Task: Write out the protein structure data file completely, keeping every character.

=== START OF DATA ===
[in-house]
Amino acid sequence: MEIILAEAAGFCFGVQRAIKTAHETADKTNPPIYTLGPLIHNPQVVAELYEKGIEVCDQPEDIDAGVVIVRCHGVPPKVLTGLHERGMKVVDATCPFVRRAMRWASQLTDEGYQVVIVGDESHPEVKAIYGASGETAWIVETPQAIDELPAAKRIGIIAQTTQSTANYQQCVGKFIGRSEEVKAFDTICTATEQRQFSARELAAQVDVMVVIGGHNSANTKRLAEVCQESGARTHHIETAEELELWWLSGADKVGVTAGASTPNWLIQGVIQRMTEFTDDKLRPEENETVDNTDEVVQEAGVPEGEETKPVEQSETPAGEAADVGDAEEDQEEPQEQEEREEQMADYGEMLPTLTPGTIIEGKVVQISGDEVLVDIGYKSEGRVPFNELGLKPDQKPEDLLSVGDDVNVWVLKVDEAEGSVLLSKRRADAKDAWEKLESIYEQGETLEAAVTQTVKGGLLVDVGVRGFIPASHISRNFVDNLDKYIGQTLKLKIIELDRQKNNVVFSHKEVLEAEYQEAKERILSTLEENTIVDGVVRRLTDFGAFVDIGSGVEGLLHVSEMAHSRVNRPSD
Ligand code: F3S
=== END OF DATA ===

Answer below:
[in-house]
Amino acid sequence: MEIILAEAAGFCFGVQRAIKTAHETADKTNPPIYTLGPLIHNPQVVAELYEKGIEVCDQPEDIDAGVVIVRCHGVPPKVLTGLHERGMKVVDATCPFVRRAMRWASQLTDEGYQVVIVGDESHPEVKAIYGASGETAWIVETPQAIDELPAAKRIGIIAQTTQSTANYQQCVGKFIGRSEEVKAFDTICTATEQRQFSARELAAQVDVMVVIGGHNSANTKRLAEVCQESGARTHHIETAEELELWWLSGADKVGVTAGASTPNWLIQGVIQRMTEFTDDKLRPEENETVDNTDEVVQEAGVPEGEETKPVEQSETPAGEAADVGDAEEDQEEPQEQEEREEQMADYGEMLPTLTPGTIIEGKVVQISGDEVLVDIGYKSEGRVPFNELGLKPDQKPEDLLSVGDDVNVWVLKVDEAEGSVLLSKRRADAKDAWEKLESIYEQGETLEAAVTQTVKGGLLVDVGVRGFIPASHISRNFVDNLDKYIGQTLKLKIIELDRQKNNVVFSHKEVLEAEYQEAKERILSTLEENTIVDGVVRRLTDFGAFVDIGSGVEGLLHVSEMAHSRVNRPSD
Ligand code: F3S